In placing the colonial records of the Province, and revolutionary records of the State, in the custody of the Historical Society, and making provision for their publication, the Assembly has taken a precaution which, if its predecessors fifty or a hundred years ago had taken, grievous and wholly irreparable loss would have been prevented. Yet Marylanders have great cause to be thankful that through all the chances and changes which have imperilled these manuscript records, so much has been preserved, and now, by proper safeguards, and still more, by publication, is placed beyond the risk of further loss.

Each of the colonies started on its career under circumstances, internal and external, more or less peculiar, by which its destinies were shaped from the first, and which, even at the present day, are to some extent the cause that each is what it is. Each had its own enemies to combat, its

own prosperity to work out or defend, and each, in its own way, cherished that spirit of freedom which in due time was to make it an independent Commonwealth. In the case of Maryland, the first Proprietary government that succeeded, and the first colony that was successful from the start, the study of this period of its history, though lacking in those tragic and stirring events which give such deep interest to the early struggles of Virginia and New England, is of high importance as an instance of the growth of free institutions in a community which had the shaping of these institutions almost entirely in its own hands, and which adapted, by methods as simple as efficient, the social order and government of England in the 17th century-or so much of them as was needed to a new settlement in a new world, and under external condi tions that England had not known for a thousand years.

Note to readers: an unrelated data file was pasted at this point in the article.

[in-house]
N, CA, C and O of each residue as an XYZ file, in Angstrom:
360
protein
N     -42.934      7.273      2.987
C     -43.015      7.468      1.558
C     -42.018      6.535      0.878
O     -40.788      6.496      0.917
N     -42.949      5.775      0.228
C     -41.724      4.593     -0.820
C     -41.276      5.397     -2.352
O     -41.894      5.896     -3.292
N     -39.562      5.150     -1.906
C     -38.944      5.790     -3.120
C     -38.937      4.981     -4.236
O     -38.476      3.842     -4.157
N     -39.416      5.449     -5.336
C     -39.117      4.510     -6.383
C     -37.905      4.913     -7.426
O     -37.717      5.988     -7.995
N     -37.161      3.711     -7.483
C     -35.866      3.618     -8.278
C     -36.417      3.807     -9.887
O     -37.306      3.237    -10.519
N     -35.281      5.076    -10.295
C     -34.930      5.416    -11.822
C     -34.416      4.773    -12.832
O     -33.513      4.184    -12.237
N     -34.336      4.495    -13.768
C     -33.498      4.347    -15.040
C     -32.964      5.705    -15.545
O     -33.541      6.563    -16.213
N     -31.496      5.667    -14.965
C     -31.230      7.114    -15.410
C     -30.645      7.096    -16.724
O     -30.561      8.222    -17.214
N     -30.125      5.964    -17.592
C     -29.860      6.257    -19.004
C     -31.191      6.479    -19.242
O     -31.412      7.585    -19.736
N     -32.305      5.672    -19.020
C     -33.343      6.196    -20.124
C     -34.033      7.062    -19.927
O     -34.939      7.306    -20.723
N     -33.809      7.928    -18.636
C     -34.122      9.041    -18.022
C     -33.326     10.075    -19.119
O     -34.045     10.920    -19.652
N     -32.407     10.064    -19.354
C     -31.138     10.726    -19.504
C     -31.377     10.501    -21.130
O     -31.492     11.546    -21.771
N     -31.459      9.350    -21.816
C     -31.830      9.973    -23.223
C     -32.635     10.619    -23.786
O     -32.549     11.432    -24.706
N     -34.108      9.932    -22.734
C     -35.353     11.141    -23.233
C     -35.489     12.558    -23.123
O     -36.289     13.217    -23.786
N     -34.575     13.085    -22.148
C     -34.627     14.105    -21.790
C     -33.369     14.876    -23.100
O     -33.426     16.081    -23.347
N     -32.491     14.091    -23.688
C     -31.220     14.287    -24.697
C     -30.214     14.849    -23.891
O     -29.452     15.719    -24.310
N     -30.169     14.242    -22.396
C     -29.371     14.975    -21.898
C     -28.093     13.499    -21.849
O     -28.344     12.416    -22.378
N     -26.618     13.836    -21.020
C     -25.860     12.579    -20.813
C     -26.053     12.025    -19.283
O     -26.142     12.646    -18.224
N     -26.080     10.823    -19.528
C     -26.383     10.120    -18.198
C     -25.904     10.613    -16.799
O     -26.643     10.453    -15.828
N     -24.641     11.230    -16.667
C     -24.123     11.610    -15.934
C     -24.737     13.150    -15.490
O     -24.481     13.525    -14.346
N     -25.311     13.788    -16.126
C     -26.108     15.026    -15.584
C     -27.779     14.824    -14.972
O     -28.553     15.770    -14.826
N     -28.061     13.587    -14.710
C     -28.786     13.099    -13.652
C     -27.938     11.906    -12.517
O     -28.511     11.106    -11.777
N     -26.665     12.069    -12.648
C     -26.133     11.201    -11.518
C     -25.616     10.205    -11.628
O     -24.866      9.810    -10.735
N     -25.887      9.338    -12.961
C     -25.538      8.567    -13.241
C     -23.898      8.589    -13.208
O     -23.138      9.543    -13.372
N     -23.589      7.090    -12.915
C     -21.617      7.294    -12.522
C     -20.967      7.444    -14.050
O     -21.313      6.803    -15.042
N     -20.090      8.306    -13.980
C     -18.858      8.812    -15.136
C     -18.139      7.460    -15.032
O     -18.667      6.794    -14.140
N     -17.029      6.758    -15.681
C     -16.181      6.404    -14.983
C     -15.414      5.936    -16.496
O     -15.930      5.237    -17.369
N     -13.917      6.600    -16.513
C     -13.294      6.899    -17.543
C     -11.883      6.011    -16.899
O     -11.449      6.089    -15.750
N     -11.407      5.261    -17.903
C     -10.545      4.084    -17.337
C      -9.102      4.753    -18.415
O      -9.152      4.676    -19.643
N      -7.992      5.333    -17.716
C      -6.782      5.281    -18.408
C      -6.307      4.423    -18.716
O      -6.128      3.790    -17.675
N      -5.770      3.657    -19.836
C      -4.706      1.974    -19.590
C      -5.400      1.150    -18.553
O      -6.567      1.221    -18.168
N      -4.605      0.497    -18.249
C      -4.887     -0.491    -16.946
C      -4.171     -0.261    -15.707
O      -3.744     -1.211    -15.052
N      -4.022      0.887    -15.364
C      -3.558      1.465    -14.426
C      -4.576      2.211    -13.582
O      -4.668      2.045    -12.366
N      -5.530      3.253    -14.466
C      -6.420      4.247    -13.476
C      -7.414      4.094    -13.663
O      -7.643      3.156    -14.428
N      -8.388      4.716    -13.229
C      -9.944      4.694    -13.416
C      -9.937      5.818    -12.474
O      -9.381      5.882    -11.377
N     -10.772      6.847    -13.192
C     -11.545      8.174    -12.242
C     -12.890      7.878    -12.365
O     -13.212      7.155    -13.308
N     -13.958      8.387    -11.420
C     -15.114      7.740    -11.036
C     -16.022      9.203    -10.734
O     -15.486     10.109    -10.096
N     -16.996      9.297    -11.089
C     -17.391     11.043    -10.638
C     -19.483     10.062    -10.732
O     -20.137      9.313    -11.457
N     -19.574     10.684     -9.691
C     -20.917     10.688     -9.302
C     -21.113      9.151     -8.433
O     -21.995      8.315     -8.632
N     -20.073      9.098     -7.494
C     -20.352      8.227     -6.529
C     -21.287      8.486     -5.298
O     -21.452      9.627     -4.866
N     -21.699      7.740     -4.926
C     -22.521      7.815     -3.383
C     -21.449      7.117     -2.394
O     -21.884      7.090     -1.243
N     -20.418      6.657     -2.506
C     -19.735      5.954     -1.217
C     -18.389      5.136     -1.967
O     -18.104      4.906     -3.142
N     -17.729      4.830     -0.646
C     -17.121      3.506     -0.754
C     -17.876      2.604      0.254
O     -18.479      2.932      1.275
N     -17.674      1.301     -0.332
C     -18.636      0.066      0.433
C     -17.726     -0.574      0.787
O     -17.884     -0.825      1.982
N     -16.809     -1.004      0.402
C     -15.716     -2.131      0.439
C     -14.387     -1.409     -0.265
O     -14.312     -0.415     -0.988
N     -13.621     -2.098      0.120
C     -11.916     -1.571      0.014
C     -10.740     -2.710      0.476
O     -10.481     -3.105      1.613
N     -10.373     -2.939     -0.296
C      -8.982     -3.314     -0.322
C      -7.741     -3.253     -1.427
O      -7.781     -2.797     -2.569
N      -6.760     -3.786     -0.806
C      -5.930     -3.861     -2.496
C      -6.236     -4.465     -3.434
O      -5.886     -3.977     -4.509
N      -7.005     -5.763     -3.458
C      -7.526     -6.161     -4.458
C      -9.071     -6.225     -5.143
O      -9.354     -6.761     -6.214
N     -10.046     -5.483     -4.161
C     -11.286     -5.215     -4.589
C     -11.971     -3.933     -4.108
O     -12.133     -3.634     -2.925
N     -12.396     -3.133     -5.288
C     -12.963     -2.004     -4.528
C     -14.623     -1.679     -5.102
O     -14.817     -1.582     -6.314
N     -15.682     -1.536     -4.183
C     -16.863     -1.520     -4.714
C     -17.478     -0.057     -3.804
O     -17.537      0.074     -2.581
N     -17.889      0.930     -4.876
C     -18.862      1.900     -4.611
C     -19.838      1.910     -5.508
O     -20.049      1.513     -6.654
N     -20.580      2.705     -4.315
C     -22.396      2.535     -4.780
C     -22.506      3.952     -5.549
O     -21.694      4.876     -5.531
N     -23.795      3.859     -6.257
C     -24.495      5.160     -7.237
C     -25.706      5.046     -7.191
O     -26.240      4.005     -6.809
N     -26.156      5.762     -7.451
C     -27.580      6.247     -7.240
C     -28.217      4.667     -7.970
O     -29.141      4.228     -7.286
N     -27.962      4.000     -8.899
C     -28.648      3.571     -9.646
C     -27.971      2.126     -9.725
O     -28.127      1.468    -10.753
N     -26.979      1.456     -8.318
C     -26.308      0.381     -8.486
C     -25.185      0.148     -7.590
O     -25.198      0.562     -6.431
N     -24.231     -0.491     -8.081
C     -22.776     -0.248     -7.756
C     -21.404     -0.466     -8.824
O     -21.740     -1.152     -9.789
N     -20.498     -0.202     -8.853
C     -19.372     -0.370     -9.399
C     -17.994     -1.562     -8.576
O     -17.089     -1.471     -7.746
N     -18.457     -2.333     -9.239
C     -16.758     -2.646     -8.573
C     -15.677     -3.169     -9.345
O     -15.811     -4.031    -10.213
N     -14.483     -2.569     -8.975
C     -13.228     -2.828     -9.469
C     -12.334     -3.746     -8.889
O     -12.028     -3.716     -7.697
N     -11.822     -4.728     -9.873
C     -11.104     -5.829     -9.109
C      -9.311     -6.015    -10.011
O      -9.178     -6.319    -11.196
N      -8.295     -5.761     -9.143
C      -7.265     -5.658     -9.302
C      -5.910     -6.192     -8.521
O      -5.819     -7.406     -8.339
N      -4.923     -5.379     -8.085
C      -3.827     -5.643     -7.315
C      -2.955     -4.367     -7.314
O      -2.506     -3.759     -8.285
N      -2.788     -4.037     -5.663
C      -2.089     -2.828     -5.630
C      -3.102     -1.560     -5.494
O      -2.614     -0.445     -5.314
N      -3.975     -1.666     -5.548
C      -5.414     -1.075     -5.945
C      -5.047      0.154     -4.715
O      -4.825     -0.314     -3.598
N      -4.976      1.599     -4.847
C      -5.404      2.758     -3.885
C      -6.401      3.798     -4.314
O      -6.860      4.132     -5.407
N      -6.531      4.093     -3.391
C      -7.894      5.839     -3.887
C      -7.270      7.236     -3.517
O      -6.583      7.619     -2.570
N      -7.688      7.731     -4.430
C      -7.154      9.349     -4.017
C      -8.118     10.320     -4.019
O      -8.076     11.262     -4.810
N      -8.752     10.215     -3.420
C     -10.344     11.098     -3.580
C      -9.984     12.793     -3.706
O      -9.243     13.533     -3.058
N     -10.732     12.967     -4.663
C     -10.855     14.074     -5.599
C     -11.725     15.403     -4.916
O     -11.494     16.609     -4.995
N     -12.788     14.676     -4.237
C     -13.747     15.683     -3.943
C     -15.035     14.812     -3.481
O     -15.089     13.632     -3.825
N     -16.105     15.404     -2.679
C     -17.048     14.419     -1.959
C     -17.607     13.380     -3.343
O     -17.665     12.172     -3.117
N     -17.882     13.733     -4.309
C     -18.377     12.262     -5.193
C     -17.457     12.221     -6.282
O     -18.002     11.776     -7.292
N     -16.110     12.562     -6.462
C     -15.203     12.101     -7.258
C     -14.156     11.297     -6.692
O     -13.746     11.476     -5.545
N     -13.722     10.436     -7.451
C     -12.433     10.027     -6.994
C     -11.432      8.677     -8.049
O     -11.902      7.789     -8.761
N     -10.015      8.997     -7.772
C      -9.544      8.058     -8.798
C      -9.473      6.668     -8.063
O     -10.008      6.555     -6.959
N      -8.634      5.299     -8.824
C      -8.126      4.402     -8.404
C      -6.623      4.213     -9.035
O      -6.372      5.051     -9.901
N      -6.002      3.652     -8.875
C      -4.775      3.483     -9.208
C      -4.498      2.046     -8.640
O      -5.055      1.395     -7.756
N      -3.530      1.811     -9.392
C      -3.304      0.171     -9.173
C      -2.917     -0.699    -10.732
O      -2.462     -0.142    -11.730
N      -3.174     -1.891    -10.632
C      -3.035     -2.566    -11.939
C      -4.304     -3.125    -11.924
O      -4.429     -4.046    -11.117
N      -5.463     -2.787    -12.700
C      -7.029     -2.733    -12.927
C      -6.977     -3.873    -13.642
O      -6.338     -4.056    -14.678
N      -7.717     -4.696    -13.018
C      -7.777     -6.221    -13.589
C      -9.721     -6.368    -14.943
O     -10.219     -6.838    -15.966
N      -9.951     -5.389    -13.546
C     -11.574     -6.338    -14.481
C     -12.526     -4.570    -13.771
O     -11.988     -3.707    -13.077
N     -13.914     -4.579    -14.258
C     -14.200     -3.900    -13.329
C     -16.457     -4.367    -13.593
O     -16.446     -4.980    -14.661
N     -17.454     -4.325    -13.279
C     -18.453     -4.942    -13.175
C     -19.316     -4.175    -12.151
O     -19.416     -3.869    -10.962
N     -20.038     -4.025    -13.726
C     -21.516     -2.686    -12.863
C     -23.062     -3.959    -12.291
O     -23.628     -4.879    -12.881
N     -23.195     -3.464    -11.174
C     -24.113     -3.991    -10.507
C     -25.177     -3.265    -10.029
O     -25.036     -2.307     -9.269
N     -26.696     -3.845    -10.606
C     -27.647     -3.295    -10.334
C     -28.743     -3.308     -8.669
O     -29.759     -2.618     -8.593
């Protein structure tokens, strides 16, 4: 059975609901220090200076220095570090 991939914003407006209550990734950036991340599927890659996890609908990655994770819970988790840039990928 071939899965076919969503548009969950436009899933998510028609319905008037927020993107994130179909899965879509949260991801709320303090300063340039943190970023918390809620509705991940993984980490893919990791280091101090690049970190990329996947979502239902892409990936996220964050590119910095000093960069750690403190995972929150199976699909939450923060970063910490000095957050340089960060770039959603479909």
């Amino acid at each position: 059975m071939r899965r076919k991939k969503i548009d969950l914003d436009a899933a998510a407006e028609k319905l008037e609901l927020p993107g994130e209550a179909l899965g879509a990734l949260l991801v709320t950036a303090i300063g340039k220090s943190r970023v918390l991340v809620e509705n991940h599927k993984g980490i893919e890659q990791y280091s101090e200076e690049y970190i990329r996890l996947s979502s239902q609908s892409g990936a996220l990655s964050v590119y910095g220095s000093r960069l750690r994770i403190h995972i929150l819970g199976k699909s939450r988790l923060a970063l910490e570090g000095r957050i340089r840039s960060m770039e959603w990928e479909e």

As these Archives are chiefly intended for the historian or student of history, great care has been taken in the editing to make the printed text an exact and literal copy of the manuscript, so that the book may be consulted as if it were the original, and with as much confidence.

A most valuable addition to this volume, is the careful calendar of all the unpublished volumes and their contents; so that the student can at once learn what materials bearing on his researches are preserved among these Archives.

It can hardly be doubted that the publication of this volume will be satisfactory to the Legislature of the State, and that it will make provision for continuing the series.

Titles of Recent Contributions to Periodicals, etc. BILLINGS, J. S. Medical Bibliography. (Medical and Chirurgical Faculty of Maryland, Transactions, 1883.)

The Information necessary to determine the merits of the Heating and Ventilation of a School Building. (Circulars of Information (No. 2, of 1882) Bureau of Education, Washington, 1883.) BLOOMFIELD, M. On Certain Irregular Vedic Subjunctives and Imperatives. (American Oriental Society, Proceedings, May, 1883.)

On a Proposed Edition of the Kauçika-sūtra of the Atharva-
Veda. (American Oriental Society, Proceedings, October, 1883)
DEWEY, J. Knowledge and the Relativity of Feeling. (Journal of Spec-
ulative Philosophy, January, 1883.) ̧

GILDERSLEEVE, B. L. Grammar and Aesthetic. (Princeton Review,
May, 1883.)